Justice delaying – Group

A group calling itself Concerned Diasporans is accusing the Attorney General’s department and the American Embassy of dragging its feet in seeking justice in the case of the two African-Americans who were murdered at Akwamufie near Akosombo in the Eastern region.

The two – Nzinga Janna, 69, and Mame Lena Diop, 75, were killed at their home and buried in a nearby bush at Akwamufie on May 5, 2016. This was after their neighbours who had not seen them the following day got alarmed.

When their rooms were broken into, a blood-stained club was found lying on the floor of Jaana’s room as well as a rubber bag also covered with blood stains and stashed in a dustbin. A report was made to the police and their bodies were discovered in a shallow grave near a farm within the community.

Yaw Anokye Frimpong
Yaw Anokye Frimpong

Six suspects were arrested in connection with the case including a driver, Yaw Anokye Frimpong, who later confessed that he single-handedly committed the offence and currently facing trial.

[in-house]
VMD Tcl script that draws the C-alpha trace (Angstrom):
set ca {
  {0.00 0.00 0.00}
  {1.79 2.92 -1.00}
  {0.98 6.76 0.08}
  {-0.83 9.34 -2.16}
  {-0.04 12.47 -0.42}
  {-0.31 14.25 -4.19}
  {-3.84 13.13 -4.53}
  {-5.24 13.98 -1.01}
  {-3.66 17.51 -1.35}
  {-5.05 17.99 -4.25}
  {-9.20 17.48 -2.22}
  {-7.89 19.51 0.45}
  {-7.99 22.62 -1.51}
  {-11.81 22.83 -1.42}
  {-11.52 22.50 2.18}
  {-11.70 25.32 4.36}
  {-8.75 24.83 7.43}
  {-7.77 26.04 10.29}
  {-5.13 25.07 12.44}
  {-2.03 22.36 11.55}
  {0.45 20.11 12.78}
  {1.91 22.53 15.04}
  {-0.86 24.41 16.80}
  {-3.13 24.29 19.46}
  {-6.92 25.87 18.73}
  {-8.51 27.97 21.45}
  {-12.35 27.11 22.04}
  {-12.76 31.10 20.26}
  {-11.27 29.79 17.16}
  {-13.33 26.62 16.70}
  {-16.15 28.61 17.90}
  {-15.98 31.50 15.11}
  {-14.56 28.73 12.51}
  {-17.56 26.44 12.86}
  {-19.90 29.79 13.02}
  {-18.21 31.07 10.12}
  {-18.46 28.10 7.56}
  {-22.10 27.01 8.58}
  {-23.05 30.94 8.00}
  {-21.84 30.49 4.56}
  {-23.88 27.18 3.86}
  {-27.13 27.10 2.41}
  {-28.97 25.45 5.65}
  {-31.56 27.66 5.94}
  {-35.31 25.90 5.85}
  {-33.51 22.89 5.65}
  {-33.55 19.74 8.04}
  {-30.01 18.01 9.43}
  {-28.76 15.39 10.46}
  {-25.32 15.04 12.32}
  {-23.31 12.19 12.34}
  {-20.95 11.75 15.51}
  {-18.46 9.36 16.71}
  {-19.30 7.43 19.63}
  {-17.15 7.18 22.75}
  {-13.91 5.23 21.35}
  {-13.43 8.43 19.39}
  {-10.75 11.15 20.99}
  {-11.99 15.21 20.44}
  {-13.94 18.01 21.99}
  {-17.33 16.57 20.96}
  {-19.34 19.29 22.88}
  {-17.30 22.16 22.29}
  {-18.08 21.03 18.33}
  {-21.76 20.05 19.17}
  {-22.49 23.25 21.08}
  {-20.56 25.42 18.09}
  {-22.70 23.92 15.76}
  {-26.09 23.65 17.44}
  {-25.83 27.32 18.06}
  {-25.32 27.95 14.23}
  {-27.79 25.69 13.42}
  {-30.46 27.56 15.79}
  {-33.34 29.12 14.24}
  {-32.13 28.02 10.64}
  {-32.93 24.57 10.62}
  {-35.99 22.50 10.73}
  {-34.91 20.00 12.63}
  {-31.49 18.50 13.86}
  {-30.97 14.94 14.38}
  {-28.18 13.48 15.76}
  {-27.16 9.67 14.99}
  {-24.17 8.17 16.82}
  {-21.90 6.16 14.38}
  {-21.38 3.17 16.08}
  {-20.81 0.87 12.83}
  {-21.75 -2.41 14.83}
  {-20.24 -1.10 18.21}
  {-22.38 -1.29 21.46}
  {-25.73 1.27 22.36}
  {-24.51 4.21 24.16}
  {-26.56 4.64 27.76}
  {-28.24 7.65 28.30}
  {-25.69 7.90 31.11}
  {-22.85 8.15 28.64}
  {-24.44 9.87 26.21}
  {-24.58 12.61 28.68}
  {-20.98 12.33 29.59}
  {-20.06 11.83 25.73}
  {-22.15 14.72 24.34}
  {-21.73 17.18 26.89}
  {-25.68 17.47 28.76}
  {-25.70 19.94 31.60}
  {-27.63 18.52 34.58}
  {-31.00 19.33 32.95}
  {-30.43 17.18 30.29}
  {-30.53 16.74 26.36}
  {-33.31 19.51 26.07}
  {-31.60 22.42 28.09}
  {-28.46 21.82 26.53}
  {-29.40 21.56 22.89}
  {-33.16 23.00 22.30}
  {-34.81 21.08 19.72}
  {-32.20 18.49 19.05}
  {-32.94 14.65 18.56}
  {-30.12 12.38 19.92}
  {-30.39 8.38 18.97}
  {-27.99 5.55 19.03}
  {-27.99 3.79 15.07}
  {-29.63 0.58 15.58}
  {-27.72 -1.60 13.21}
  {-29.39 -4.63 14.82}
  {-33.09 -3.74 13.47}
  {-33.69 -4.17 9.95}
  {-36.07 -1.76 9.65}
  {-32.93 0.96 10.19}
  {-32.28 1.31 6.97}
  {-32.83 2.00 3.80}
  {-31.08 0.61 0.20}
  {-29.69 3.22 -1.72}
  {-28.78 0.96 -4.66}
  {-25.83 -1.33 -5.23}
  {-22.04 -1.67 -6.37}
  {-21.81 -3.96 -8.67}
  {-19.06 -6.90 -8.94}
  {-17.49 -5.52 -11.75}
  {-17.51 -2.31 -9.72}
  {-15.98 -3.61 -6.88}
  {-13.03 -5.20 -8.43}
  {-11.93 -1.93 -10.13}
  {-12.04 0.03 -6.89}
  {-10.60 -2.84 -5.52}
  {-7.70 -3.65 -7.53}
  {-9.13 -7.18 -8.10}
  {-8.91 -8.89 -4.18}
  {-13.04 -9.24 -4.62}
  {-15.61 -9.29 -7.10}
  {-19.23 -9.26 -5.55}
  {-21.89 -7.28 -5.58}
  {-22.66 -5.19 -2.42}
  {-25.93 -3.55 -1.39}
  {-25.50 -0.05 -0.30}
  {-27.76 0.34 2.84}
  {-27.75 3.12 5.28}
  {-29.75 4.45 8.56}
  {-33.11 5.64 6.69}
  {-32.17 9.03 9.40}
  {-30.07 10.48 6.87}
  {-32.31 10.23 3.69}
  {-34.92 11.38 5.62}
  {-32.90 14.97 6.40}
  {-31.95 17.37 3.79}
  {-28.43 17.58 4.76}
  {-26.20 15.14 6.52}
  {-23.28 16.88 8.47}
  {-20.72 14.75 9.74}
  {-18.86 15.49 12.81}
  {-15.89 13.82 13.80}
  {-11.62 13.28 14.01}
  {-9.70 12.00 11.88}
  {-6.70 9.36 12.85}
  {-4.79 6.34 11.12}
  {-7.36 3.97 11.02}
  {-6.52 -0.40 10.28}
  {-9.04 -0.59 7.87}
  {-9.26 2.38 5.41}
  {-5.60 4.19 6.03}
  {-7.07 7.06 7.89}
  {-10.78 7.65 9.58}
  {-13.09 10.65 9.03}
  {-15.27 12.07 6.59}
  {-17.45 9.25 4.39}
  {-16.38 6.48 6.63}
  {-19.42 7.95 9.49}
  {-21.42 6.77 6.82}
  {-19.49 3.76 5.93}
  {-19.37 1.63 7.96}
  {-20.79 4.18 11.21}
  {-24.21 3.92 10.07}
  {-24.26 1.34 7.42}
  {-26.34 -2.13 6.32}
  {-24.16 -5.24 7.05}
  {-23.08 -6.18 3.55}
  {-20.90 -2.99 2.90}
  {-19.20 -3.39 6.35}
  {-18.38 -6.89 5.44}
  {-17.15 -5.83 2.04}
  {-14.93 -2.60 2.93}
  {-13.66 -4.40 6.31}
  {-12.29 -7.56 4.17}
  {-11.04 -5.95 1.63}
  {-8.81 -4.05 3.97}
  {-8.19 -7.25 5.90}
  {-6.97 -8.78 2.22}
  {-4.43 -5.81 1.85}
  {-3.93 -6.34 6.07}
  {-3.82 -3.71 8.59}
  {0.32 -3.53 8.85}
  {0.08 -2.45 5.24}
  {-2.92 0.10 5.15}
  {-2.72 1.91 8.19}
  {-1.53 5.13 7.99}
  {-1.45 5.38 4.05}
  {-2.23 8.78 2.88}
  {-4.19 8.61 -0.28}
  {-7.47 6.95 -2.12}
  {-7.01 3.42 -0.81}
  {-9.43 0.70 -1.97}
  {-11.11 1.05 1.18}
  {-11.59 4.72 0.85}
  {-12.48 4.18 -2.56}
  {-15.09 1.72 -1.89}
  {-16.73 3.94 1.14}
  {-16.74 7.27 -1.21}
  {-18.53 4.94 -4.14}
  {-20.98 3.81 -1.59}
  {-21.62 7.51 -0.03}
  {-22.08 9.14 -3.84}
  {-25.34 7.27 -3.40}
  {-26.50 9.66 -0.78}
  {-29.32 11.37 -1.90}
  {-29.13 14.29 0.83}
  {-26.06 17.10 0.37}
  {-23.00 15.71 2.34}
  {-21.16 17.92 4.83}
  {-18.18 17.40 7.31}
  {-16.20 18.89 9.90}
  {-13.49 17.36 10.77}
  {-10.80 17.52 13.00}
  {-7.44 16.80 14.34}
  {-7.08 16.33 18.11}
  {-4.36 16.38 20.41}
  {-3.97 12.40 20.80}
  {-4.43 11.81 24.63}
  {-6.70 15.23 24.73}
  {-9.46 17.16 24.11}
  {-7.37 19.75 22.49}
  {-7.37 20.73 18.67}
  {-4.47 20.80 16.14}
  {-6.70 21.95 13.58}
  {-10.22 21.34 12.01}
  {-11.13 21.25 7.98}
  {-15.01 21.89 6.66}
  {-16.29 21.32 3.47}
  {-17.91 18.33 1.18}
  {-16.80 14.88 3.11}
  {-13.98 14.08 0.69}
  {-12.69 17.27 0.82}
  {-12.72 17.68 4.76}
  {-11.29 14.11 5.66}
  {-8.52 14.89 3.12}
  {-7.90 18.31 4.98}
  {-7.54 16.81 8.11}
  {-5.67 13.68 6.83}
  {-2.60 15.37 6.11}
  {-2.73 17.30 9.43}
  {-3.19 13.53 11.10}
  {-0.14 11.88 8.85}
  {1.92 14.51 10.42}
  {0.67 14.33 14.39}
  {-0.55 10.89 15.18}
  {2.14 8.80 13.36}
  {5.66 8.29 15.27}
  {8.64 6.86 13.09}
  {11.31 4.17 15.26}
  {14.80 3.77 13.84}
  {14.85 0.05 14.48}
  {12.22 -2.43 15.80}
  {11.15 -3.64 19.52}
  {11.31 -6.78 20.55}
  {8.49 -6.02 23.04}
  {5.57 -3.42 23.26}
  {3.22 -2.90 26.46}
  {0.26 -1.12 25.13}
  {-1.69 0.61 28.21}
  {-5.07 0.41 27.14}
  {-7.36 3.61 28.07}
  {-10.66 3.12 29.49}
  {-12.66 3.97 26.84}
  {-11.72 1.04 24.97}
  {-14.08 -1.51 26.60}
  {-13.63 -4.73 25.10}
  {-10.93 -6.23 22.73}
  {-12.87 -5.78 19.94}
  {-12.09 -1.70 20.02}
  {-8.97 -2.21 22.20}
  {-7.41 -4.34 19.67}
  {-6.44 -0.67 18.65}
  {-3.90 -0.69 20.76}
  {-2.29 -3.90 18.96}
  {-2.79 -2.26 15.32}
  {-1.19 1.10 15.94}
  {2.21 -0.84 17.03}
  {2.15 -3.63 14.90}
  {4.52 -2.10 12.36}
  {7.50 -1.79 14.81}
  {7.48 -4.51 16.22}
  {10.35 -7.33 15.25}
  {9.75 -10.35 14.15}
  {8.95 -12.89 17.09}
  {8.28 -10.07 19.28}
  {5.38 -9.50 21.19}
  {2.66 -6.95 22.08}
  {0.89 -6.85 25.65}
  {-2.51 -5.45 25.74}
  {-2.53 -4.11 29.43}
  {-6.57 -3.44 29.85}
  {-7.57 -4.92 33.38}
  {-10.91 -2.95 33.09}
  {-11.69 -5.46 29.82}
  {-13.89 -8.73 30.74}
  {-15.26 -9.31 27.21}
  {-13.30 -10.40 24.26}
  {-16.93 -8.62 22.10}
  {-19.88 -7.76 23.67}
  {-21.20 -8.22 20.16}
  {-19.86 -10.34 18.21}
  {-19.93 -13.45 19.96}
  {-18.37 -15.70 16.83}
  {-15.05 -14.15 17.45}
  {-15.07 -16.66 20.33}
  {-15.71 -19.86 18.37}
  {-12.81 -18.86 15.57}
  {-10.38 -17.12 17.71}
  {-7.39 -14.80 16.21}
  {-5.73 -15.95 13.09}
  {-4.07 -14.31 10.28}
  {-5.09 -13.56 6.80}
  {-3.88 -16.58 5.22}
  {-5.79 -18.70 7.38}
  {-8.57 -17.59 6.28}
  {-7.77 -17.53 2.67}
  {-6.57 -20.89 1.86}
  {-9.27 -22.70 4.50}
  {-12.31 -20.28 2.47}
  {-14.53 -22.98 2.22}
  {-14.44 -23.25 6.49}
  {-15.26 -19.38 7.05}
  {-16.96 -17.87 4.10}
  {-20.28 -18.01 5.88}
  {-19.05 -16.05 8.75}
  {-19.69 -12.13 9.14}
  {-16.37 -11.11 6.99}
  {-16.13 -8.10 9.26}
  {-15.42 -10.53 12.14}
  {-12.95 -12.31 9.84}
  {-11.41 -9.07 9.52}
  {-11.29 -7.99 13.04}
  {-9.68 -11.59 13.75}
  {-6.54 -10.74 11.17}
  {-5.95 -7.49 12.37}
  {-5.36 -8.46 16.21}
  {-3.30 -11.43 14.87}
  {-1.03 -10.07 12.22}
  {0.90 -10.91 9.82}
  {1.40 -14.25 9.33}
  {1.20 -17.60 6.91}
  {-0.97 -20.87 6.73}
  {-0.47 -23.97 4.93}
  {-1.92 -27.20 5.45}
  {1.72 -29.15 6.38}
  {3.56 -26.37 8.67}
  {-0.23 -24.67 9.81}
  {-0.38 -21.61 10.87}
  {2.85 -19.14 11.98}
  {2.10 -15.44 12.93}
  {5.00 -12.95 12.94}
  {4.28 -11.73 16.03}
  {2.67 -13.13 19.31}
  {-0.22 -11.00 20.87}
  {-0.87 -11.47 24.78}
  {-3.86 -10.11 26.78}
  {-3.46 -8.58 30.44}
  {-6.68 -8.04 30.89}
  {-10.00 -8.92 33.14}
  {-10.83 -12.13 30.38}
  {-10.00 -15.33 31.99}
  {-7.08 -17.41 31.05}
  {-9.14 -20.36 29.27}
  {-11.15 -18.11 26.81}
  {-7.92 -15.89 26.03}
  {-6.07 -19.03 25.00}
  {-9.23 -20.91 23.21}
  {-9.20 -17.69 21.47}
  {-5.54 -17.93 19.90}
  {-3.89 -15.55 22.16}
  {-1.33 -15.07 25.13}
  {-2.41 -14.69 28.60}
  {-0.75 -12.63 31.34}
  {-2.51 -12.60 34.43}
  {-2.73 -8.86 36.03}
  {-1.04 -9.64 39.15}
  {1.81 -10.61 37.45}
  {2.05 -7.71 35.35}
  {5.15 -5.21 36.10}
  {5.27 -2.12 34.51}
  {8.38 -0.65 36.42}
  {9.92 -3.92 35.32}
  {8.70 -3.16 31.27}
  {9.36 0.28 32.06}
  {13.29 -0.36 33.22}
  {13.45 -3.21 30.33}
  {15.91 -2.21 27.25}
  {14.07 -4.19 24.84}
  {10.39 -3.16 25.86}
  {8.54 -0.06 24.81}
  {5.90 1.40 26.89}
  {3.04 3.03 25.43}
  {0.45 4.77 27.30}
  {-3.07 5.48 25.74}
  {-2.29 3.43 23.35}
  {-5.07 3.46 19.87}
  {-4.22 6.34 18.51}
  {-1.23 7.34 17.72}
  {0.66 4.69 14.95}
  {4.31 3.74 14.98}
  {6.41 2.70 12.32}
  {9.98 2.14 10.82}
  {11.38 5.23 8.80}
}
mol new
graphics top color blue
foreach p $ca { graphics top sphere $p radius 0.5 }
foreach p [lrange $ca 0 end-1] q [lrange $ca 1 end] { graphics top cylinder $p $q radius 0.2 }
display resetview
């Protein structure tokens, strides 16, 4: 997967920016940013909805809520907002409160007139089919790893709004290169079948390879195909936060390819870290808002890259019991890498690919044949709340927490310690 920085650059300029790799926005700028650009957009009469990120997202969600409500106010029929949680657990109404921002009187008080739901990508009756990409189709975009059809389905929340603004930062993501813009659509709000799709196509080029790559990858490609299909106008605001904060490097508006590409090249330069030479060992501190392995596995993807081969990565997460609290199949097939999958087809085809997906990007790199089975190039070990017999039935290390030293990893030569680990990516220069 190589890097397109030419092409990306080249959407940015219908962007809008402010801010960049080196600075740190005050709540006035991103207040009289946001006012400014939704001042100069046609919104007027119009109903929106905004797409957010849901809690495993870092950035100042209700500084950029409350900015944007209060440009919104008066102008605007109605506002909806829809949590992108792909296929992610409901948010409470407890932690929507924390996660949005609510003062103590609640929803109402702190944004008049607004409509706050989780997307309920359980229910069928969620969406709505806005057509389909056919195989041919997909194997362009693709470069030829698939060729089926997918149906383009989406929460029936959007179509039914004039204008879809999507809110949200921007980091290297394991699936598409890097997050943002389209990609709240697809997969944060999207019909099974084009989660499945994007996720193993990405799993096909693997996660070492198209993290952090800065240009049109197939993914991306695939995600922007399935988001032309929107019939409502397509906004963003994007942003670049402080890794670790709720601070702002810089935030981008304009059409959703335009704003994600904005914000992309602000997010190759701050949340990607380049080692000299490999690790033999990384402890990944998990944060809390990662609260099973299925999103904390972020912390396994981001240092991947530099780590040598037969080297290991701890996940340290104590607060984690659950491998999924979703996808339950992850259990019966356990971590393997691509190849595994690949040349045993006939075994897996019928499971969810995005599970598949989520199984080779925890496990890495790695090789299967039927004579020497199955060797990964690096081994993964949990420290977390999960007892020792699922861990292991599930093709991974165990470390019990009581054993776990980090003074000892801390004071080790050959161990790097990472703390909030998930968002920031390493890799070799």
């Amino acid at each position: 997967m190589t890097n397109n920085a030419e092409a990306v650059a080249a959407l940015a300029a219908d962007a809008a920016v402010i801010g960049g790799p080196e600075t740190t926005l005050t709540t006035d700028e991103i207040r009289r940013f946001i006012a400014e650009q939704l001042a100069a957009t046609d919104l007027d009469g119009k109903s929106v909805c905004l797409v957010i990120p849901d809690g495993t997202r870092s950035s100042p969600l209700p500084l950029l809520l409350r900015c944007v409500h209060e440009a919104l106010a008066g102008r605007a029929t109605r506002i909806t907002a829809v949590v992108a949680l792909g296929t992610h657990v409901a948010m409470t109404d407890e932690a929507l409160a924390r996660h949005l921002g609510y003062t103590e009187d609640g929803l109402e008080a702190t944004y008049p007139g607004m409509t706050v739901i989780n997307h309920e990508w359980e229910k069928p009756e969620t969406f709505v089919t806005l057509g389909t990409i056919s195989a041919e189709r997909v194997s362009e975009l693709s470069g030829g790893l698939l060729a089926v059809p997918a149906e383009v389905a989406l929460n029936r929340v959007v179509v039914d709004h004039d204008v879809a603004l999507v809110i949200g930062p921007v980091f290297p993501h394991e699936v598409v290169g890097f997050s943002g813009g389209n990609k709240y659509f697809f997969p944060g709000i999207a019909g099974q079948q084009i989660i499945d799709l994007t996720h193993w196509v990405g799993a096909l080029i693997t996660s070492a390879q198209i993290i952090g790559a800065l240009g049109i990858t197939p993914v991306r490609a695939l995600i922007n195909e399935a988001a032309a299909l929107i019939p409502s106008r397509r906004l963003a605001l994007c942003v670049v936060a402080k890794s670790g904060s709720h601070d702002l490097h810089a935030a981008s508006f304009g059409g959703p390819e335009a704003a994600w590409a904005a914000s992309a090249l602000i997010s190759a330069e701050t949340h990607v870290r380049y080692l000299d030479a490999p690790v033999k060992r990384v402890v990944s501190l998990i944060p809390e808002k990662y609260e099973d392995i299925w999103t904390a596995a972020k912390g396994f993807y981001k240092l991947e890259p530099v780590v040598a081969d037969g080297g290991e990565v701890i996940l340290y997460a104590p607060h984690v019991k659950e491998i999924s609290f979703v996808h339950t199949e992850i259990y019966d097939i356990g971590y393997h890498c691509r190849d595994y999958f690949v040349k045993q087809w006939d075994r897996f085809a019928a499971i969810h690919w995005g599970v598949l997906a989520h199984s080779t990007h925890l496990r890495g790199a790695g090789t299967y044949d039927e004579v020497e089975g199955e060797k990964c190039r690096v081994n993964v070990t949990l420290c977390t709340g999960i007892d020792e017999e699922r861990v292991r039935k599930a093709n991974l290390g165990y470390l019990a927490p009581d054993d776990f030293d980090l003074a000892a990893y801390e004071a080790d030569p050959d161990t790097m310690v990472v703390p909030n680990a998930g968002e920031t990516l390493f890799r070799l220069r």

The group holds the view that the American Embassy and the Attorney General’s Department are indifferent about the case although the culprit had owned up.

It is therefore calling on the government to expedite action on the matter as “justice delayed is justice denied”. The spokesperson of the group Imahkus Njinga Okofu Ababio claimed the family is yet to have access to the autopsy report.

She accused the American Embassy of discriminating against them as a result of their black complexion.

There is no official reaction from the US Embassy and Ghana’s Attorney General’s Department yet.

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